Our results have a number of important implications for policy. First, our study highlights the need to consider the existence of transborder trade in Convention on International Trade in Endangered Species of Wild Fauna and Flora (CITES) regulations, taking into account the particularities of border areas that share similar cultures and socioeconomic charateristics. The impacts of the application of CITES in such contexts would require a proper evaluation of its effects on local livelihoods and the identification of mitigation measures as indicated by resolution 16.6 from CITES (http://www.cites.org/res/16/16-06.php), where it is explicitly recognized that national governments should evaluate the impacts of CITES lists on the livelihoods of local communities, as well as create opportunities that provide sustainable incomes that enhance conservation and sustainable use.
Second, our understanding of the trade chain in the trifrontier region highlights the key role that traders play in the commodity chain and the need to consider their motivations when seeking bottom-up solutions to the unsustainable trade of bushmeat. Most mitigating measures have either targeted the hunters or the final consumers, but because of the illegality of the bushmeat trade, no incitative measures are taken at the level of market traders. These stakeholders are stable in time and difficult to replace, given their level of familiarity to the rest of the network, including local authorities. Because of their limited number (34 in the trifrontier towns) compared with hunters and consumers, actions could efficiently target the main stakeholders of the trade, almost with personalized incentives to engage in a sustainable business.
Finally, our results highlight the need to discuss the notion of “subsistence use” in this modern context of exchange flows among mobile and multisited indigenous households in the Amazon. Indeed, bushmeat consumption among urban indigenous families contributes to subsistence and follows the definition provided by legal frameworks, except for the place of consumption: not the rural community where bushmeat was hunted but rather a urban area. The possibility of explicitly expanding the definition of subsistence use to urban contexts needs further consideration to clearly distinguish between subsistence and commercial use in the implementation of law enforcement activities. Currently, indigenous families are subject to controls and confiscations if they transport bushmeat in urban areas or in the airport, and these enforcement activities could be undermining local subsistence rights. The speciality of current livelihoods in the Amazon calls for a redefinition of subsistence. Our results also suggest that the scientific and practitioner community should explore hunting systems that consider urban demand while managing for sustainability, rather than only considering the possibility of local subsistence use.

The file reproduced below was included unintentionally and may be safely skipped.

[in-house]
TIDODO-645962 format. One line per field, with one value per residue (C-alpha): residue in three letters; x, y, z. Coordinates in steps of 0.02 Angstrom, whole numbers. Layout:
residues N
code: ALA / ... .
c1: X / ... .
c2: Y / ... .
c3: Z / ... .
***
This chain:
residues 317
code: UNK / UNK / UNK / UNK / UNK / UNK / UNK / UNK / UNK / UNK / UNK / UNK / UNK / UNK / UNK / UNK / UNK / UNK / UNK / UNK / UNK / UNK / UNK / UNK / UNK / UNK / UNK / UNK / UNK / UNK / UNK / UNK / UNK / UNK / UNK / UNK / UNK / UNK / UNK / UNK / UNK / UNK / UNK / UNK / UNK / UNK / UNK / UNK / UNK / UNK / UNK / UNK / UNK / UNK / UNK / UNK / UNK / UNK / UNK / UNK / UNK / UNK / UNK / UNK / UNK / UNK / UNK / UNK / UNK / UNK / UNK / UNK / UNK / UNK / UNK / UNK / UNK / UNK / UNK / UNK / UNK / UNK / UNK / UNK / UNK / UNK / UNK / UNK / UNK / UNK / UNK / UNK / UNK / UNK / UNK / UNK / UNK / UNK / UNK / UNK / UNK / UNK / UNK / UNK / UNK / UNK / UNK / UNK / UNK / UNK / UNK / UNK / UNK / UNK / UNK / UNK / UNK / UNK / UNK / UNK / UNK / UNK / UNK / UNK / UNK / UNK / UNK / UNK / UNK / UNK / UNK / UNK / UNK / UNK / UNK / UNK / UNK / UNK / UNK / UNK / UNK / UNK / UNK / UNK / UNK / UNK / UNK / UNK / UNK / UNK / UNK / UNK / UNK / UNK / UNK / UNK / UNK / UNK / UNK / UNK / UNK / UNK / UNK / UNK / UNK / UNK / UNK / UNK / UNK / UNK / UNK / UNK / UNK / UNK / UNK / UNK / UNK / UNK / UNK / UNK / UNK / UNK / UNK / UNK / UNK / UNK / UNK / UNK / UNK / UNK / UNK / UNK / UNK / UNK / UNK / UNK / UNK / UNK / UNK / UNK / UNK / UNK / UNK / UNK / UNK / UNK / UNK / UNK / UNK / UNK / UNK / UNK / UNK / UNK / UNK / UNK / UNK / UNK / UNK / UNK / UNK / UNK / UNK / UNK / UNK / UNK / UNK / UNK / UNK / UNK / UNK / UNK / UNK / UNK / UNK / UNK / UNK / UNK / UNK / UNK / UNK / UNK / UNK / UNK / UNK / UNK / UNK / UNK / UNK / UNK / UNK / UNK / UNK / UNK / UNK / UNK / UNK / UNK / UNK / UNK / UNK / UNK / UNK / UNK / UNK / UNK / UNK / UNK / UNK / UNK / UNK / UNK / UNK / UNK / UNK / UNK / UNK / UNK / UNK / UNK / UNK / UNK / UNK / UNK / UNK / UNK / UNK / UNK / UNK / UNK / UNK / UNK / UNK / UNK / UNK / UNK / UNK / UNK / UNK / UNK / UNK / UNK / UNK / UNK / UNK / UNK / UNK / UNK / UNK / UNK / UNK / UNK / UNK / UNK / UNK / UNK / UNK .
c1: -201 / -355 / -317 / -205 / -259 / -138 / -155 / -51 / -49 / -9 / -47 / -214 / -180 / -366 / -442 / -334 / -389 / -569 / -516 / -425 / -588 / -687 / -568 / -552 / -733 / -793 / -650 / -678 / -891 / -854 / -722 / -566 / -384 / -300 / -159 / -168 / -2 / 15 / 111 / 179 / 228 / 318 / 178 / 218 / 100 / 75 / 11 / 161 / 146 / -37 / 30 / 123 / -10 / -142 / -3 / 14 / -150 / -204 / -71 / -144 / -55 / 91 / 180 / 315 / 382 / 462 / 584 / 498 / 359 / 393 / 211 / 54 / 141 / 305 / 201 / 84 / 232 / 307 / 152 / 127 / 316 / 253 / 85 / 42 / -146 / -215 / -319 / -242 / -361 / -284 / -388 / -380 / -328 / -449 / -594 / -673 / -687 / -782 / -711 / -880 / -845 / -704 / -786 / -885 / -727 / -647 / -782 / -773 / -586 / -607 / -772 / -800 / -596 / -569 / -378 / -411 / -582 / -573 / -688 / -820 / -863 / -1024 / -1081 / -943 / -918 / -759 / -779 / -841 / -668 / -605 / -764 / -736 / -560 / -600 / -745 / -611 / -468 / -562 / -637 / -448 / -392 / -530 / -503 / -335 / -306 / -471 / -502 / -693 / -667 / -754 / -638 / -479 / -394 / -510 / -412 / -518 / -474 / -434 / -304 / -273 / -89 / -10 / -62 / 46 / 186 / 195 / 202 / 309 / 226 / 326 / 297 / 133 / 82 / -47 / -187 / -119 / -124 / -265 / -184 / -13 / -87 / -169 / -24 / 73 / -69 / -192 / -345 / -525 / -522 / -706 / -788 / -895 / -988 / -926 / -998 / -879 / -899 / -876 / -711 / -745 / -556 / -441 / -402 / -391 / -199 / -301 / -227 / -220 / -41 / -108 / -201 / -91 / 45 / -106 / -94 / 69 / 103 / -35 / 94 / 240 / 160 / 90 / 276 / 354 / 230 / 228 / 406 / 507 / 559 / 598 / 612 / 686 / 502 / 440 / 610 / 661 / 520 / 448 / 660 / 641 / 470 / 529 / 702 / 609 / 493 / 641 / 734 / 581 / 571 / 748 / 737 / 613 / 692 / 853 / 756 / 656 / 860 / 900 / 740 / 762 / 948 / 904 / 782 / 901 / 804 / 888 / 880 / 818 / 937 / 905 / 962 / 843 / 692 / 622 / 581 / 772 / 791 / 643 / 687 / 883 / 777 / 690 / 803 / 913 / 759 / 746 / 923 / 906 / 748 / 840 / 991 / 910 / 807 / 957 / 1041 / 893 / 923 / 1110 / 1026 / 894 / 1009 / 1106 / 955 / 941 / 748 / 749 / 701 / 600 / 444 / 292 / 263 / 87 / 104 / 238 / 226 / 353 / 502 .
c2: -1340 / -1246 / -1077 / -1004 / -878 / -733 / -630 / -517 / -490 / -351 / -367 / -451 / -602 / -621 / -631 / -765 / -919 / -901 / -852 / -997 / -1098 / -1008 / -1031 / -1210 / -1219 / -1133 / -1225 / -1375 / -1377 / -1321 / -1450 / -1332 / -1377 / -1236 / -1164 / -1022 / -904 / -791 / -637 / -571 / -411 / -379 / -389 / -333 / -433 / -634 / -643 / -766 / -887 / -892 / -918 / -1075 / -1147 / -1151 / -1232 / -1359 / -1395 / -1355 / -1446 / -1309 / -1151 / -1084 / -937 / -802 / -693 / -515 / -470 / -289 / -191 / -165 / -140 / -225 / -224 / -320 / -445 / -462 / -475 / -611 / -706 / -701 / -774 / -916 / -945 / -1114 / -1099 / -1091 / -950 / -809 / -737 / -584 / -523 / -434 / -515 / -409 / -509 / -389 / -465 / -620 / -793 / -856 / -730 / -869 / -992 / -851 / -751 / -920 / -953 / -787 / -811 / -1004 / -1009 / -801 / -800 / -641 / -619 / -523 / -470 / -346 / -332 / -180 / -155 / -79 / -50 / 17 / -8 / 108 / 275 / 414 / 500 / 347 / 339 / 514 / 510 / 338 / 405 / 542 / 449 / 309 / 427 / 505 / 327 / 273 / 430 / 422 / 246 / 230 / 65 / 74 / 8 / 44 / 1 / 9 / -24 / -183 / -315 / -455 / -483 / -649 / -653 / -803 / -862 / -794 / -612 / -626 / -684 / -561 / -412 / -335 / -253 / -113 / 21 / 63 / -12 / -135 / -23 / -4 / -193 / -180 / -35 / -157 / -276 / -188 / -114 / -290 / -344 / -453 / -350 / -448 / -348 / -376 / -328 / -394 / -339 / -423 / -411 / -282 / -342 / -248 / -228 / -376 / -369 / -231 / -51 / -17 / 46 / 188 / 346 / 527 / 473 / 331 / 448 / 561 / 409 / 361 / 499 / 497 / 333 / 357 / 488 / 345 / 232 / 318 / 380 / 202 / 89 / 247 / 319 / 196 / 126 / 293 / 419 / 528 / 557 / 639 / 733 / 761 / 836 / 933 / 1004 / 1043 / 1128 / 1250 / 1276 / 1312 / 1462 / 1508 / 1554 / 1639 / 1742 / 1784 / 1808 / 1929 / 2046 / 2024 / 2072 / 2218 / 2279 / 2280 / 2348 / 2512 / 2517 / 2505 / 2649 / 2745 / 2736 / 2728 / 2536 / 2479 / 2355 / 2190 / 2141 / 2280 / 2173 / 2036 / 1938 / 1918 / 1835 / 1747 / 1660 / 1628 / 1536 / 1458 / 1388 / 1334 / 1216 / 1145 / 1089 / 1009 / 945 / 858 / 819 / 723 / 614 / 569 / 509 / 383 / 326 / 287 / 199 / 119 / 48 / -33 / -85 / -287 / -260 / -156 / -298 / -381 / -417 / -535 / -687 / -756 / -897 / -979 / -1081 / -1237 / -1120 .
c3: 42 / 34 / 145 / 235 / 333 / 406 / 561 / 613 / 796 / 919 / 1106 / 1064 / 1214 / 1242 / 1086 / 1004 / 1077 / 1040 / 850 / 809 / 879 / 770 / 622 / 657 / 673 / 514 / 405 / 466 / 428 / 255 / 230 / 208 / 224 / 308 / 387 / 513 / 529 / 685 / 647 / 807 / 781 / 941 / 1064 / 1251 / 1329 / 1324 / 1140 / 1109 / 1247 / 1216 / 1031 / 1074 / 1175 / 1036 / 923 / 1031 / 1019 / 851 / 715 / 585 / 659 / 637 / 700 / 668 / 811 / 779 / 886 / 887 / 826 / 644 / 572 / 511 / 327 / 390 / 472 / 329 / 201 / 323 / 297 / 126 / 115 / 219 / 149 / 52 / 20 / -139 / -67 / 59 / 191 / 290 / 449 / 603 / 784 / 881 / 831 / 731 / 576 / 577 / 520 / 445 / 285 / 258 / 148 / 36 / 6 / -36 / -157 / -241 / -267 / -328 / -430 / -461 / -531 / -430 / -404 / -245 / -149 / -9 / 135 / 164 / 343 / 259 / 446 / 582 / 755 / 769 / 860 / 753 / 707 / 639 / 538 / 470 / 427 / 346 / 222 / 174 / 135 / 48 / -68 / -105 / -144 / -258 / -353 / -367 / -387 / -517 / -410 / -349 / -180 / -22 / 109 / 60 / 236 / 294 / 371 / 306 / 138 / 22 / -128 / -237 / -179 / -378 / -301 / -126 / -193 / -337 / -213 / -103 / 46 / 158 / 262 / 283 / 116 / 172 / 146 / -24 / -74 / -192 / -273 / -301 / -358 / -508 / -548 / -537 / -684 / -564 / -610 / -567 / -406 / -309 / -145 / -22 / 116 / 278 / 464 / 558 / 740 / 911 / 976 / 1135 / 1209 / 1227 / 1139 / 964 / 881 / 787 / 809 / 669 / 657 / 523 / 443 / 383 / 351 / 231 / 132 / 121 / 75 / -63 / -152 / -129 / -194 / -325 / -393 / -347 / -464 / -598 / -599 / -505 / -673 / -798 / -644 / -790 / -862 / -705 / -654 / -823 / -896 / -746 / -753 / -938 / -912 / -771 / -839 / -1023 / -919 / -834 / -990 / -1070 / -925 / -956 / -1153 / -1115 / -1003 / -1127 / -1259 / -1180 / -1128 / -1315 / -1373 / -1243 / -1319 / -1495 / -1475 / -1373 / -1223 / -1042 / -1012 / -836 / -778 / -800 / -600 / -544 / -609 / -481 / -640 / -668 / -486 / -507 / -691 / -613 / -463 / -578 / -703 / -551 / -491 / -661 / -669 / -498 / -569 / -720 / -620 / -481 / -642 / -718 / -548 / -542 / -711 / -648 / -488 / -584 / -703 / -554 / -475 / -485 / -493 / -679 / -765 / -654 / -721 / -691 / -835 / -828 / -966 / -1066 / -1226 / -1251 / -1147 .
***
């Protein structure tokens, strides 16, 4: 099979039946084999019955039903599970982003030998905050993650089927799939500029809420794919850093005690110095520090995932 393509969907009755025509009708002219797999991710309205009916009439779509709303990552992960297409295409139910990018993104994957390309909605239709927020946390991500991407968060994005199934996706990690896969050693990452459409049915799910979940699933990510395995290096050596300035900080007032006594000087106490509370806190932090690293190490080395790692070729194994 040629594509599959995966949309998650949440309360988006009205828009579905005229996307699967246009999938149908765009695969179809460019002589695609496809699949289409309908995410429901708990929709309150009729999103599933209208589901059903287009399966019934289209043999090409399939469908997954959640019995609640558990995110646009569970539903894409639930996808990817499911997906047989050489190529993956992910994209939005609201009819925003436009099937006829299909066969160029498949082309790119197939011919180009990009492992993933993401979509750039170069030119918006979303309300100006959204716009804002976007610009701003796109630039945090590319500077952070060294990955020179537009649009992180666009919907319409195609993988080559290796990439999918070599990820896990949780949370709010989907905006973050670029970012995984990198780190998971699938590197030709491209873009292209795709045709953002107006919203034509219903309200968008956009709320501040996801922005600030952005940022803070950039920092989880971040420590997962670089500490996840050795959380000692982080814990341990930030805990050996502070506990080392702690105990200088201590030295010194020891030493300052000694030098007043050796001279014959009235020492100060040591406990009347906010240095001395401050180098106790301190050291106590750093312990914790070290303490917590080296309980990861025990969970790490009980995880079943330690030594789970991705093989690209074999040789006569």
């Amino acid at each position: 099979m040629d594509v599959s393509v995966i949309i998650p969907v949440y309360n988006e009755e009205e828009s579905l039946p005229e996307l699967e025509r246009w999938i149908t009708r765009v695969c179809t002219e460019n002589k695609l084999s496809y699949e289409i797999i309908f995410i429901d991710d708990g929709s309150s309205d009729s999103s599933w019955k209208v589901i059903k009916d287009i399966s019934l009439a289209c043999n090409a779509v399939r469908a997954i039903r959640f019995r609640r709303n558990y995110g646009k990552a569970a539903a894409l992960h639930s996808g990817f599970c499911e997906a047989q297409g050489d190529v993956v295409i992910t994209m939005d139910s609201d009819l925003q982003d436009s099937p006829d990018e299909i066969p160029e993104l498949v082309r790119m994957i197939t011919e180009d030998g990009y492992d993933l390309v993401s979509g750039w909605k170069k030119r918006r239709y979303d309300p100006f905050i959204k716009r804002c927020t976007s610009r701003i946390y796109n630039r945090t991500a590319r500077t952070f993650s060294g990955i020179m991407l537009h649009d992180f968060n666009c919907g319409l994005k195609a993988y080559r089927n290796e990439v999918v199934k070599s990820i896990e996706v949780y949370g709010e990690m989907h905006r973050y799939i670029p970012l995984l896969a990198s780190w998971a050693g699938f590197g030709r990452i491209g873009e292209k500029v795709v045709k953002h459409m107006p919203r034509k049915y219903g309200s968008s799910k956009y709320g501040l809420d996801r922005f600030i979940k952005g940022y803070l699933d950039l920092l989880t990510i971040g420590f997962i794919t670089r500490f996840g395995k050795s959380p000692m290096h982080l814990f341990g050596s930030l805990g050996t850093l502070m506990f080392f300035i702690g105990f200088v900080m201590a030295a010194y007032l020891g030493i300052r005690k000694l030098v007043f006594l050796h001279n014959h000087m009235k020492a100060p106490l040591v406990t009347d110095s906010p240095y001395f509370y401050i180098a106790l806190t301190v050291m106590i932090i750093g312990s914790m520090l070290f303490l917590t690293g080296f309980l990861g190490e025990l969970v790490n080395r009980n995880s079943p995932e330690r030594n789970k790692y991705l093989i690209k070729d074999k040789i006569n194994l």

A minga is a communal event in which members of the village offer food in return for help from the community to build a house or work in agricultural fields.
We would like to thank all the stakeholders and families that agreed to participate in this research. This work would not be possible without the support and encouragement of Fernando Trujillo and Brigitte Baptiste. We are grateful to USAID and UKAID for supporting this work. Finally, this review study was conducted as part of the Bushmeat Research Initiative and the Program on Forest, Tree and Agroforestry that is conducted by a consortium composed of CIAT, ICRAT, Bioversity, and CIRAD, and is led by CIFOR.